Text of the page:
“Sometimes visitors misunderstand the [Pixar Offices], thinking it’s fancy for fancy’s sake. What they miss is that the unifying idea for this building isn’t luxury but community. Steve [Jobs] wanted the building to support our work by enhancing our ability to collaborate.” Ed Catmull – “Creativity, Inc“
Pixar’s Steve Jobs Building is a very tangible example of form following function. I’ve often met people that either don’t think about the form/function balance at all, or else have decided that form always matters more. I can see the temptation – after all, perceptions are powerful and quickly formed. Most people don’t have time to dig beneath the surface anyway, so if one can satisfy themselves with appearing to be something rather than actually being it, then what’s the point in sweating the details?
Movies long since figured this out. There’s no need to build the interior of a house if the audience will never see inside it. So long as they can see the outside they’ll simply imagine that the interior exists. So it is with everything everyday.
There used to be no reason to make a computer game actually fun to play, so long as it looked good. In a time before blogs it was relatively easy for publishers to persuade enough journalists to see past the flaws a game might have and simply focus on the shiny graphics. So long as the reviews were okay and the screenshots looked good in a magazine, marketing could do the rest. Films, books, and television too.
It was this observation that led to my formulating Denki’s First Law in 2001 after the publication of Denki Blocks! for Game Boy Advance and Sky Interactive: “Great games don’t sell; well marketed games sell; and great games that are well marketed sell lots.”
Denki has never spent a great deal on how our offices look because we always knew they wouldn’t make our games better. I learned this while working at DMA Design. DMA’s offices were okay, but I worked in the Audio Department and those offices were… well… let’s be generous and call them ‘functional’.
The Audio team made a lot of noise, and we were also susceptible to the noise others made, so when space became available we were shipped out to Unit 2 of Lindsay Court on Dundee’s Technology Park. It was made of single breeze-block with a corrugated metal roof – cold in winter, hot in summer, and like living inside a drum whenever it rained – or when our cleaner, Cathy, would throw scraps of bread on the roof for the birds, who would then spend the next hour fighting over it.
Despite the rather perfunctory conditions we conceived and recorded the soundtrack for Grand Theft Auto I in this building. Some of the other guys fashioned together a make-shift studio control room out of sections of climbing frames left over from the motion capture system. They literally tied it together with string and then layered duvets over the top to provide a modicum of sound dampening. The resulting structure was affectionately known as ‘the igloo’.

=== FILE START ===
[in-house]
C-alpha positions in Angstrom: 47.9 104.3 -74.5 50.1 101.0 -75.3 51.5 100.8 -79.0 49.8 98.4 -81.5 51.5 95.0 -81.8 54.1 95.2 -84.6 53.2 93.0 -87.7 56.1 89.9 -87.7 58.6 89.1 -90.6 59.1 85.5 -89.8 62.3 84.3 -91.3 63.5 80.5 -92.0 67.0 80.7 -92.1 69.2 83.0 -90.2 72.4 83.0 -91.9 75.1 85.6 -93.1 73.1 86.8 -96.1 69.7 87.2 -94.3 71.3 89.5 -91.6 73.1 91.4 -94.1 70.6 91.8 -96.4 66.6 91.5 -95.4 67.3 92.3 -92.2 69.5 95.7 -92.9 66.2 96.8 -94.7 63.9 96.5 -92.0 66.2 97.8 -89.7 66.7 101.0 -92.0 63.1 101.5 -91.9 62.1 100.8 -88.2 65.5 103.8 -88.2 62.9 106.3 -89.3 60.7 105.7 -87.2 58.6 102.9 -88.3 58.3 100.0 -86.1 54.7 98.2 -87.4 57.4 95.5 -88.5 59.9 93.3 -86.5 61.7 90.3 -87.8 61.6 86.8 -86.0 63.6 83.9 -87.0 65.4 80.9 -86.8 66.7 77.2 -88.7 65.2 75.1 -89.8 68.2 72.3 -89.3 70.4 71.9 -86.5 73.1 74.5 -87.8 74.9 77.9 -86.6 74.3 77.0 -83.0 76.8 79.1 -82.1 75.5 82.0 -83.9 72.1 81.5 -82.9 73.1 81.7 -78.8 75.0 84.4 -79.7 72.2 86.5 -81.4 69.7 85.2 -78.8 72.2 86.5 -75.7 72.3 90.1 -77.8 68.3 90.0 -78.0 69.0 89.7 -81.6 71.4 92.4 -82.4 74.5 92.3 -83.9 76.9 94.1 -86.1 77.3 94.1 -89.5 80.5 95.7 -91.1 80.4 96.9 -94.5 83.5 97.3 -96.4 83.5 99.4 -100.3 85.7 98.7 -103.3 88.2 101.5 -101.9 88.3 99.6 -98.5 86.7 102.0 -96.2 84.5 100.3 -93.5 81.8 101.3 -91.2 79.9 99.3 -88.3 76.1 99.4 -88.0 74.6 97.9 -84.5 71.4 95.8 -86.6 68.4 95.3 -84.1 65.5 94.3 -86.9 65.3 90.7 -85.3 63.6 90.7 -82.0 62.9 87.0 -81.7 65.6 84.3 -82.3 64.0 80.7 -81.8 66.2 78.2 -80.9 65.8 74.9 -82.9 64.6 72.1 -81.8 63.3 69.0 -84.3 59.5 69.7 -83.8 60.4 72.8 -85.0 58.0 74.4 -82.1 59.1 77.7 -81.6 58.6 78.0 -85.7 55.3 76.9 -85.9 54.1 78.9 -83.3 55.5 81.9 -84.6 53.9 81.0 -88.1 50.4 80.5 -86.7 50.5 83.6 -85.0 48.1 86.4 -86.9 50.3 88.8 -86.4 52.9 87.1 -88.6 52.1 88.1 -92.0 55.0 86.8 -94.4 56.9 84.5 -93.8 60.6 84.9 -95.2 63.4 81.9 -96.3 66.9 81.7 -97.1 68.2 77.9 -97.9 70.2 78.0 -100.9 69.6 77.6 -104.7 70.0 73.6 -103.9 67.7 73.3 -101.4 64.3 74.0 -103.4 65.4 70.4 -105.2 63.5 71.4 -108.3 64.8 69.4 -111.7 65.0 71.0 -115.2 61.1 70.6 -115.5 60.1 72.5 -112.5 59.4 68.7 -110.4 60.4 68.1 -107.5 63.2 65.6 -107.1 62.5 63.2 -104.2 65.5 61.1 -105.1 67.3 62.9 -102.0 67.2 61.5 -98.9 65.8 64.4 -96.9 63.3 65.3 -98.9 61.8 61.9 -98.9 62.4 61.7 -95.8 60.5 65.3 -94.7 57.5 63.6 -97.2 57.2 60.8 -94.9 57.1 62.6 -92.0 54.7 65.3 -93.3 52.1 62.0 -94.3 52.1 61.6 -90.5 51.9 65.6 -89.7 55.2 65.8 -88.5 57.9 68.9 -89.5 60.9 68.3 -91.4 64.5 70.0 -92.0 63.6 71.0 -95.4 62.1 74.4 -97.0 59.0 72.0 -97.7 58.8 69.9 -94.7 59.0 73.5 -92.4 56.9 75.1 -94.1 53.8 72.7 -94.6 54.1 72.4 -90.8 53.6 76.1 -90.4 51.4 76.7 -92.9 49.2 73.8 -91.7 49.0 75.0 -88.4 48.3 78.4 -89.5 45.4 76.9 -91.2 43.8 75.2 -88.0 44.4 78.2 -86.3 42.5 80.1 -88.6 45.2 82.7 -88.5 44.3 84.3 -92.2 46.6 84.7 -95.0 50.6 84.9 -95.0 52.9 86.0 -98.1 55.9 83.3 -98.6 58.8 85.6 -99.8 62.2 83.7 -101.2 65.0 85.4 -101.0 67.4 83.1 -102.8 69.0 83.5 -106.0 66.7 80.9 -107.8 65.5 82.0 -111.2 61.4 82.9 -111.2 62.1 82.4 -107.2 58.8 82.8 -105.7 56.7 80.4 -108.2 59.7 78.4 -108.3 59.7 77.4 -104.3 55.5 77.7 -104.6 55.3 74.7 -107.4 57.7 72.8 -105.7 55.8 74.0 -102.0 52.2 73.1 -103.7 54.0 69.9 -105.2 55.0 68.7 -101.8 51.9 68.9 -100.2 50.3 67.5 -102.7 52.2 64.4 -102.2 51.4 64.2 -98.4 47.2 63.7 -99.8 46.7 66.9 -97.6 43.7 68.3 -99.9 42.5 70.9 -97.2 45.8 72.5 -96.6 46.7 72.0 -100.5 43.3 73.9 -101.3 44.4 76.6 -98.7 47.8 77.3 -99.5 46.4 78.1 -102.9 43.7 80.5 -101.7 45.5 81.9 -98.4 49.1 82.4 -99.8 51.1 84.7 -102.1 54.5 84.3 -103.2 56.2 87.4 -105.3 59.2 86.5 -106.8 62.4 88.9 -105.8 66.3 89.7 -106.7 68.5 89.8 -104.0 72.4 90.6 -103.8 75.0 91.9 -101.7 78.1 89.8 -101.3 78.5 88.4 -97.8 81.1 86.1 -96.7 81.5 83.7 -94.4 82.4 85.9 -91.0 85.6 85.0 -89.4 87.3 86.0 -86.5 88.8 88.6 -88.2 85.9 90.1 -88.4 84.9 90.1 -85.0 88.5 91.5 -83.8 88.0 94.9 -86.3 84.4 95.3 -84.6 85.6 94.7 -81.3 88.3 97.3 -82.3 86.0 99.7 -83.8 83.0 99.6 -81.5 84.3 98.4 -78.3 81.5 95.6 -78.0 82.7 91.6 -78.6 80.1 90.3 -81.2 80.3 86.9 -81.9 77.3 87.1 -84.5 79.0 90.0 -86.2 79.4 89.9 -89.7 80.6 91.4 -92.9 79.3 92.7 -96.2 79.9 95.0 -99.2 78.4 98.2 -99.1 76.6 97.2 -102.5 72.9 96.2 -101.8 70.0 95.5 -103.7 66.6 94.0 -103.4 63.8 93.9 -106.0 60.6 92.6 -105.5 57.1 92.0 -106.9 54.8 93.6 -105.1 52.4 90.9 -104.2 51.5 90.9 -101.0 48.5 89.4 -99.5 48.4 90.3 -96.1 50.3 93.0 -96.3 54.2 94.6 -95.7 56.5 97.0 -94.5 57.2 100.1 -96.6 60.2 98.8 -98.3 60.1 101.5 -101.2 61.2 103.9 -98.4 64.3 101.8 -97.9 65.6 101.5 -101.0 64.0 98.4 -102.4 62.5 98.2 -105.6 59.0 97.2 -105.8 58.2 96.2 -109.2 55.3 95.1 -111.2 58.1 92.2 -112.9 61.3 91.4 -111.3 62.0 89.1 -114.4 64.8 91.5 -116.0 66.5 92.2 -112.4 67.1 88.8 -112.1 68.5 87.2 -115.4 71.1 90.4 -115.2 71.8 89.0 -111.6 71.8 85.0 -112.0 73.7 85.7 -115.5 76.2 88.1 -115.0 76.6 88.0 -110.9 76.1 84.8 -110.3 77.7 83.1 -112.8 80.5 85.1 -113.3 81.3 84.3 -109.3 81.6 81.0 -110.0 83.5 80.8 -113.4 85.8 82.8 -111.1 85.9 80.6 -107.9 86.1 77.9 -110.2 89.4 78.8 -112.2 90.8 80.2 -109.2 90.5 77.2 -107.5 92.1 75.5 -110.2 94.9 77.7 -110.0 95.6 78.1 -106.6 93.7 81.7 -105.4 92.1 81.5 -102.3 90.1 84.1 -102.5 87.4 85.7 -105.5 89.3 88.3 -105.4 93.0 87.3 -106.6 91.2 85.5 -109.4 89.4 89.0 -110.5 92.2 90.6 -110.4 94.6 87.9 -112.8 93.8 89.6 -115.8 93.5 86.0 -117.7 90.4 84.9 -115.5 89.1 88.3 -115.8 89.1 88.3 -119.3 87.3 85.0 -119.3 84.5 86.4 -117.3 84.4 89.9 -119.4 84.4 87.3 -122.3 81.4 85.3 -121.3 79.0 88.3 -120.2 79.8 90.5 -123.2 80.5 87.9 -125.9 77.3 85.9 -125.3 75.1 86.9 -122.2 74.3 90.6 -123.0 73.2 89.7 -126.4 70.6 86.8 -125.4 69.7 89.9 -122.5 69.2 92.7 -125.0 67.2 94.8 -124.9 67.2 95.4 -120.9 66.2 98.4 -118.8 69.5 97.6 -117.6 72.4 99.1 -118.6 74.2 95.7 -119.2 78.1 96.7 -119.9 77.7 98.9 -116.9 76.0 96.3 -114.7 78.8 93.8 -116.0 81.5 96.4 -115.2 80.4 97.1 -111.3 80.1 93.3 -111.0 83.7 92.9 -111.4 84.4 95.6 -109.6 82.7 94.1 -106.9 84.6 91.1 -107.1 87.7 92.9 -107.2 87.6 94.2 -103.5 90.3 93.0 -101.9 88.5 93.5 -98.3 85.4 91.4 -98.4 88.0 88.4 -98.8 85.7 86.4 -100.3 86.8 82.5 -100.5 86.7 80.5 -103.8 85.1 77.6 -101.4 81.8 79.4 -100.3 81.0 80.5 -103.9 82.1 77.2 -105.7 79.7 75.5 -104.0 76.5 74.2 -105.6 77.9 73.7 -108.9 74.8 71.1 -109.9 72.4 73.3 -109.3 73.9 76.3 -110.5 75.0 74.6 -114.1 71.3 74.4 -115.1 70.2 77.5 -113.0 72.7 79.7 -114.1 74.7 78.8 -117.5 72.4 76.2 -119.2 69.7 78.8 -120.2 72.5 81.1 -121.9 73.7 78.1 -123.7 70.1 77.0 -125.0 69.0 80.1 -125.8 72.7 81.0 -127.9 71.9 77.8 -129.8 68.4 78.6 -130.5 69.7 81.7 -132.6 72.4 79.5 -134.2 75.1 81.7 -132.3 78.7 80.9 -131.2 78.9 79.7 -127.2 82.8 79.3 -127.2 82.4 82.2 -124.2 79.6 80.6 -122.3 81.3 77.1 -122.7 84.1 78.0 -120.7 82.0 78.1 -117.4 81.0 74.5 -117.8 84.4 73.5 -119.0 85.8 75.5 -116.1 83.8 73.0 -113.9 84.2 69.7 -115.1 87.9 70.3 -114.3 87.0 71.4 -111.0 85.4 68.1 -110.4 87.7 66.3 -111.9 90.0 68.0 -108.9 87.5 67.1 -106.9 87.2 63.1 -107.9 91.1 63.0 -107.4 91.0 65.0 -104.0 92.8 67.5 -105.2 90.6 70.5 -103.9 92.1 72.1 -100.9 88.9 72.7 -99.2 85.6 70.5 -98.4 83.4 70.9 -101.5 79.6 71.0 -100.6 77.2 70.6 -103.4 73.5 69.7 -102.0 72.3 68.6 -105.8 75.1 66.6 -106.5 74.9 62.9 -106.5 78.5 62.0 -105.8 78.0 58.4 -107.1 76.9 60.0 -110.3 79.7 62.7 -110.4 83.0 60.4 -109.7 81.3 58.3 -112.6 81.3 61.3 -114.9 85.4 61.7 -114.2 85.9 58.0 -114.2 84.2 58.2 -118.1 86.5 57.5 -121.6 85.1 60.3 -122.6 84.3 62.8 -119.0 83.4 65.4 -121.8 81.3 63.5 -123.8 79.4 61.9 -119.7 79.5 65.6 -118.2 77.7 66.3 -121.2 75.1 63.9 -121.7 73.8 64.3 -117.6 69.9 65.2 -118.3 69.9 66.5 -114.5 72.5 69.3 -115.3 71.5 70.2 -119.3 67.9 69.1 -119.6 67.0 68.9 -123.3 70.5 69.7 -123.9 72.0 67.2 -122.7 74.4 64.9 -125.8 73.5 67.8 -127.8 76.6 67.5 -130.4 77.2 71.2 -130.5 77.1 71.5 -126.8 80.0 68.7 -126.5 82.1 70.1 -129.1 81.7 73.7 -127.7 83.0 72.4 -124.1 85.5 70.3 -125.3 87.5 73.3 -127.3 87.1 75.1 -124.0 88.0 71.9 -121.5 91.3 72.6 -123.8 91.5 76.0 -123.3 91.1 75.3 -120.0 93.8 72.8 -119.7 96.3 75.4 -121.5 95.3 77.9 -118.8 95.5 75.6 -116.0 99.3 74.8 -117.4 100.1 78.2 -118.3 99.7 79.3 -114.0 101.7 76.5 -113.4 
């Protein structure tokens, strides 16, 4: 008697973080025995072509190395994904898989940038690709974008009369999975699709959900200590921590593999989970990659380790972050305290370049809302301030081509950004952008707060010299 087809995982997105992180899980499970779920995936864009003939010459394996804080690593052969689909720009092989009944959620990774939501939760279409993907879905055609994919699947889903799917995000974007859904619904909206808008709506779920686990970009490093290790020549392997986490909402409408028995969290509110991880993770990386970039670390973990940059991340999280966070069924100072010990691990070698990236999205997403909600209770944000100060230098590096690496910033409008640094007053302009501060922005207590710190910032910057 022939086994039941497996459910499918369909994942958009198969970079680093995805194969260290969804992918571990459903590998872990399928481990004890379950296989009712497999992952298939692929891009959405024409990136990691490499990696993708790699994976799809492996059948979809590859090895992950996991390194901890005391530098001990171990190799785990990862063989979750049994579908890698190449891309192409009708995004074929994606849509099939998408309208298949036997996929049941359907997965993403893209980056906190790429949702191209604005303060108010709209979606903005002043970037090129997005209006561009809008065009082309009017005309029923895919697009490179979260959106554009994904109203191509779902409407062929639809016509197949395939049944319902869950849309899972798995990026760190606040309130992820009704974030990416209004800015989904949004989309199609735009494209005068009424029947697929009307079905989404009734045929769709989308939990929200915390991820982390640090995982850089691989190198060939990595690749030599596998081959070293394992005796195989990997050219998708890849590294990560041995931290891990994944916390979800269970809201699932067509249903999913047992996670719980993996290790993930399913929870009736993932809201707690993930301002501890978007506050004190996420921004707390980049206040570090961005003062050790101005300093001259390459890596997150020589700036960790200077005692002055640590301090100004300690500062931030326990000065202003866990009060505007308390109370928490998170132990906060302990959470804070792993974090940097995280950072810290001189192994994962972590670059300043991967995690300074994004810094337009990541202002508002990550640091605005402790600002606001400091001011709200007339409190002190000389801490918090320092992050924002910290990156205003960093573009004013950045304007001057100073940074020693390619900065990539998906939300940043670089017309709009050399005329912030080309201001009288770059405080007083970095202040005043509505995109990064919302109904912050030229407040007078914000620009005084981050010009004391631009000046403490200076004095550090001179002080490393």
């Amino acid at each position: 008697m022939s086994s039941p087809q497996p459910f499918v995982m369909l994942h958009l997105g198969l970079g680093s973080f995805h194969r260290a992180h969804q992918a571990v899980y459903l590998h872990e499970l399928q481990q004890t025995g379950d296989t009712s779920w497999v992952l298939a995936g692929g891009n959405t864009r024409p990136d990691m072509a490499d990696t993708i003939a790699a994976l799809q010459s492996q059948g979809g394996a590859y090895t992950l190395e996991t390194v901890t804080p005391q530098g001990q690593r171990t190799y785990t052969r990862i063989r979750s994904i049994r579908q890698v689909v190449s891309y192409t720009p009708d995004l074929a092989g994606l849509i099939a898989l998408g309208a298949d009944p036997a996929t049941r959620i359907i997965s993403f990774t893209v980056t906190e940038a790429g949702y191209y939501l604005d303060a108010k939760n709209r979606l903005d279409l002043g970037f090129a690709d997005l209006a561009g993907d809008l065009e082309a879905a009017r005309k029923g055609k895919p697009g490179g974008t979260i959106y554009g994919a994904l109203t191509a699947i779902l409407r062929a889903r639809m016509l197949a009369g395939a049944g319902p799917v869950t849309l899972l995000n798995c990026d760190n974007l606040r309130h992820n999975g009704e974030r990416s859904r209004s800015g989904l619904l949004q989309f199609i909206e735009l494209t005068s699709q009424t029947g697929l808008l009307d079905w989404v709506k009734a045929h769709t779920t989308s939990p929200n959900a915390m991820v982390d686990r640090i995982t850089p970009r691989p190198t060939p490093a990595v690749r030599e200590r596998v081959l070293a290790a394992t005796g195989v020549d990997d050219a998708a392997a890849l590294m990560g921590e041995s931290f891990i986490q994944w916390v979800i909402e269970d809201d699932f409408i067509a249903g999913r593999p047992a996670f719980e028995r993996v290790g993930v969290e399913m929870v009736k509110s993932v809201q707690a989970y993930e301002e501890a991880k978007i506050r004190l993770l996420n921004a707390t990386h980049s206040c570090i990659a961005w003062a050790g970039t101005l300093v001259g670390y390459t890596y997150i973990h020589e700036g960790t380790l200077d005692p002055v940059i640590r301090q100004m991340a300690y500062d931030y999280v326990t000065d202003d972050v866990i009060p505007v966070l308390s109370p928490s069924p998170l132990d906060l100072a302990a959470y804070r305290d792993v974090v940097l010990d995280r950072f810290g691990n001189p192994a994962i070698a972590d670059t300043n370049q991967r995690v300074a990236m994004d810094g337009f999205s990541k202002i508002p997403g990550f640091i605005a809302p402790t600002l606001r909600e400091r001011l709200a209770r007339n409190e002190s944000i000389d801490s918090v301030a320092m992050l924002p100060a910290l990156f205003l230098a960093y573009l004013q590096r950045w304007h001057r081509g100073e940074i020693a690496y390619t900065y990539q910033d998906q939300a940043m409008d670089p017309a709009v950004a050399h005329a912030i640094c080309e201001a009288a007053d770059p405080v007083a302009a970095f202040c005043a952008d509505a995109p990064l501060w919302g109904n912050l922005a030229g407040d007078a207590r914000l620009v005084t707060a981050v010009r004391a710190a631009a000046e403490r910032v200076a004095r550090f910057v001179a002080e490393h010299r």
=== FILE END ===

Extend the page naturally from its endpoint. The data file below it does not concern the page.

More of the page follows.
From a ‘form’ perspective it was awful – a characterless building on a bleak industrial estate without so much as a shop to buy a sandwich at lunchtime. The only sink for filling kettles and washing cups was right next to the toilet cubicle; I shudder to think with hindsight. But it was functionally perfect. Our ‘igloo’ contained 24-hour access to a state-of-the-art Pro Tools digital recording system, the likes of which was almost unknown outside of top studios in London at the time.
Of course, we’d have preferred to work in a building whose form matched the ambition of its function, but given the limited budget we’d rather put up with washing cups next to the toilet if it meant having access to a Pro Tools rig that let us make our games better.
I was impressed to see this mindset continue even after Grand Theft Auto had become commercially successful. In the process of upgrading the audio department to tackle Grand Theft Auto 2 and 3 there was an opportunity to buy new furniture with all the various hardware built in – making it look like the bridge of the Starship Enterprise or something.
However, the guys were much more concerned with their workflow. They understood how great it could look the day it was installed, but they also knew the first time they needed to repatch a piece of equipment it would quickly descend into chaos. So instead, they opted for two standard 6’ office desks and some basic rack mounts that could be reconfigured endlessly as the needs of each project changed.
I was pleased about that, because it demonstrated that the team cared more about being able to do their best work than they did about looking good in magazine photos or when publishers came round to visit.
It’s a lesson that’s stayed with me to this day too – I’m always suspicious when I go to visit a creative company that have great looking, tidy offices. In my experience the creative process is an inherently messy one, and it doesn’t sit well with the sort of showroom conditions most companies want to present to the outside world.
So next time you visit a creative business like a game developer, try asking them why their office looks the way it does. The best creative teams are able to tell you exactly why everything is where it is, because the best creative teams don’t have offices, they have workshops.